Cover Image: Three Sisters

Three Sisters

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Morris does an excellent job of taking an absolutely heartbreaking story in a devastating time in history and filling it with hope.  The Meller girls made a promise to their father in 1929, a promise to always take care of each other, a promise they plan to keep.  In 1942 that promise is threatened when Cibi and Livi are picked up in Slovakia and sent to “work for the Germans”.  When they end up in Auschwitz, they are determined to live, to take care of one another and to one day be reunited with their family.  Their sister, Magda, is left in their home village with her mother and Grandfather, dodging the Nazis at every turn, yet longing to go out and find her sisters.  Feeling helpless, she feels like she has broken the promise.  As one year becomes two, Cibi and Livi meet many obstacles, but never lose their sense of hope, finding help in unusual places, moving to the new camp, Birkenau, when it is finished they continue to push forward, but will they make it out alive and will they ever be reunited with their family?  Set in Slovakia, Poland and Israel, this is their story.  Morris writes a meticulously researched book, a book that’s beautifully narrated by Finty Williams. a book filled with both heartache and hope, a book about the Meller girls.
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Three Sisters is the third book written by Heather Morris recounting the stories of Holocaust survivors and their experiences in the concentration camps. Cibi, Magda, and Livia made a promise to their father before his passing years ago that no matter the circumstances, they would stick together and protect each other at all costs. 

In the first half of the book we learn about the sisters’ experience in Auschwitz. Horrific and heartbreaking, their will to live and the promise they made to each other helps them survive.  If you’re a reader of WWII historical fiction and non-fiction, you probably won’t learn anything new history-wise, but that certainly doesn’t take away from the awful experiences these women lived through. 

In the second half of the book, the sisters return to their home in Slovakia before deciding to make a new start in Israel. I was so happy to see the sisters find love and go on to have families of their own.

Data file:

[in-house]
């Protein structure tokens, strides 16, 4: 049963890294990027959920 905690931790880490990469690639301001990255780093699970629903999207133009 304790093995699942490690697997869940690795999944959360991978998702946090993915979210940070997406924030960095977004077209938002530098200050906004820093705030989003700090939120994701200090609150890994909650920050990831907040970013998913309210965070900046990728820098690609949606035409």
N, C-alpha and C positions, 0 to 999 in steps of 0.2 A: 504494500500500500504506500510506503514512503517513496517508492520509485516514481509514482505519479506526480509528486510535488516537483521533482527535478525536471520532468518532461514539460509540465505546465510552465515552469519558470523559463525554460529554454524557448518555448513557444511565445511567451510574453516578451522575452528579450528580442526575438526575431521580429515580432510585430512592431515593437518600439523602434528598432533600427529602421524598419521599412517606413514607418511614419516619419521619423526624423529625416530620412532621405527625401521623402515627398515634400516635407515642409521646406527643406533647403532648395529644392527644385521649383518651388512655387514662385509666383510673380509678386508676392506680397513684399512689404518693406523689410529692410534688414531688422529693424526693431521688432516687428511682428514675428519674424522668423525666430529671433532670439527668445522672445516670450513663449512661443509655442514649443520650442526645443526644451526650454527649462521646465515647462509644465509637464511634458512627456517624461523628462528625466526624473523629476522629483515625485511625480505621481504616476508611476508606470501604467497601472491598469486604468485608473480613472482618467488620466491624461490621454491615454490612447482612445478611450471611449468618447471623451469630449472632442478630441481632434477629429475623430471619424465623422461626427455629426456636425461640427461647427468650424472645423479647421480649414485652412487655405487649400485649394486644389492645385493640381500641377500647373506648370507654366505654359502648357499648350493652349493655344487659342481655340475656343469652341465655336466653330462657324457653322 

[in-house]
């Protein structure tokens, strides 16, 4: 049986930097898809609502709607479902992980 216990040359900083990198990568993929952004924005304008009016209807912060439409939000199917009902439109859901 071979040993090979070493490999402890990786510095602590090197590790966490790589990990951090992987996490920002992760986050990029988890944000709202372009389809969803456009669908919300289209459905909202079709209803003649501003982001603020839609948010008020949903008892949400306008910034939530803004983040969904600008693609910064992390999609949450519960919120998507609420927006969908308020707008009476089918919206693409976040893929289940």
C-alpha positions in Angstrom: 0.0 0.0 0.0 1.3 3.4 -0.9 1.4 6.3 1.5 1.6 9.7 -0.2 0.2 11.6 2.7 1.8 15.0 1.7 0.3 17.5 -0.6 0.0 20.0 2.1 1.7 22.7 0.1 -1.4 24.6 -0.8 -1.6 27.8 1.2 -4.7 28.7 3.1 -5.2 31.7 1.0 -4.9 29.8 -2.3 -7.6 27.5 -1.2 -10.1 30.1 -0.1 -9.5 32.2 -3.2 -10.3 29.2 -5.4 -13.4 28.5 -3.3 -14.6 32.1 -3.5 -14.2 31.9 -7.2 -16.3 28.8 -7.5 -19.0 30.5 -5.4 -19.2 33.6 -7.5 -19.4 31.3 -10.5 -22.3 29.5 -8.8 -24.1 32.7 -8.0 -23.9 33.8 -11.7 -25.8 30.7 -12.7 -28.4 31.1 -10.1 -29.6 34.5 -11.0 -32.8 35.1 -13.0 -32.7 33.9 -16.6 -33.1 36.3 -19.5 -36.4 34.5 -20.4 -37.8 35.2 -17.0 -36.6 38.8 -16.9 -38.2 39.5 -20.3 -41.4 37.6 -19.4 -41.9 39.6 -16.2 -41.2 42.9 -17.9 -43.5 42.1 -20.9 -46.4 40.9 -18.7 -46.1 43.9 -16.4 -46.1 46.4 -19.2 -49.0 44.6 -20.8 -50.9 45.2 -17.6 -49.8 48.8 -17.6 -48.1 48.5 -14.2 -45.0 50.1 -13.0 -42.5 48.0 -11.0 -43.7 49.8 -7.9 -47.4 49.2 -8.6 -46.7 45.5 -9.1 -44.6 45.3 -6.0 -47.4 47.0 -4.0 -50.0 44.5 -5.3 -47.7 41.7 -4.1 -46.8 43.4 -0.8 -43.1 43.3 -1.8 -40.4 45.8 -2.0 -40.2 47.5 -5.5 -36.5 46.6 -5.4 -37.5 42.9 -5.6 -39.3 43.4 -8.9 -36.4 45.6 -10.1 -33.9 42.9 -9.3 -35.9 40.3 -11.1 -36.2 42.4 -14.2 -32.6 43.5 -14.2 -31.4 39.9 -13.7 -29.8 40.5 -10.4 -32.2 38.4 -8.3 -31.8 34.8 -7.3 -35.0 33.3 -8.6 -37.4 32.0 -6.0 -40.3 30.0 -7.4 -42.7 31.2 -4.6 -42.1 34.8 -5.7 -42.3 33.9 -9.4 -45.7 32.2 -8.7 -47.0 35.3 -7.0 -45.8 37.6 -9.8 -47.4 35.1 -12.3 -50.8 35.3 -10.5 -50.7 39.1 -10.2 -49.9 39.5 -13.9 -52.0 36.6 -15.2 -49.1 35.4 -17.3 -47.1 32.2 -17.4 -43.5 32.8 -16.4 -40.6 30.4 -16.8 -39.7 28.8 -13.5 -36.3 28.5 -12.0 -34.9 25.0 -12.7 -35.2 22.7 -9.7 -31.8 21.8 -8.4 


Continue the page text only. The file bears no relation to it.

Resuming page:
I think this would be a great introductory book for young adult readers or anyone who is new to WWII history. I found the writing to be more simplistic in Three Sisters compared to The Tattooist of Auschwitz (which I rated five stars).

Thank you to Netgalley, Macmillan Audio, and St. Martin’s Press for the advanced copy of this audiobook. This audiobook is narrated by Finty Williams. I do think Williams exaggerated the voices of the sisters a bit too much, they often came across as younger and whiny which I didn’t enjoy.
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If you're a fan of Tattooist of Auschwitz, this one will blow you away! This amazing story of survival of three sisters who managed to stick together and survive the concentration camps, the death marches, and rebuild their lives after the war. It's truly astonishing. 

I will say that something about this book was a little harder to read (content wise) than the previous books. It's possible that it's because the country has recently proven that is incredibly easy to divide people, but I also think that part of it is that the previous books are set inside the camp where as in this one the third sister spends the first two years outside of the concentration camps. It was extremely unsettling to watch the world devolve through the eyes of the sibling who remained outside the camp the longest, not knowing when they would send her to the camps, being hauled away with her parents and then separated from was all just deeply unsettling. 

Required reading in this country needs to be revamped and this book should be part of it; it really drives home how dangerous division can be and how important it is to have compassion,
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3.5 stars, rounded up
Warning - there is a major disconnect between the synopsis of this book and what it actually covers. My rating is based on what I hoped to get out of the book, not the quality of the book itself.  The book itself was well written and expressive.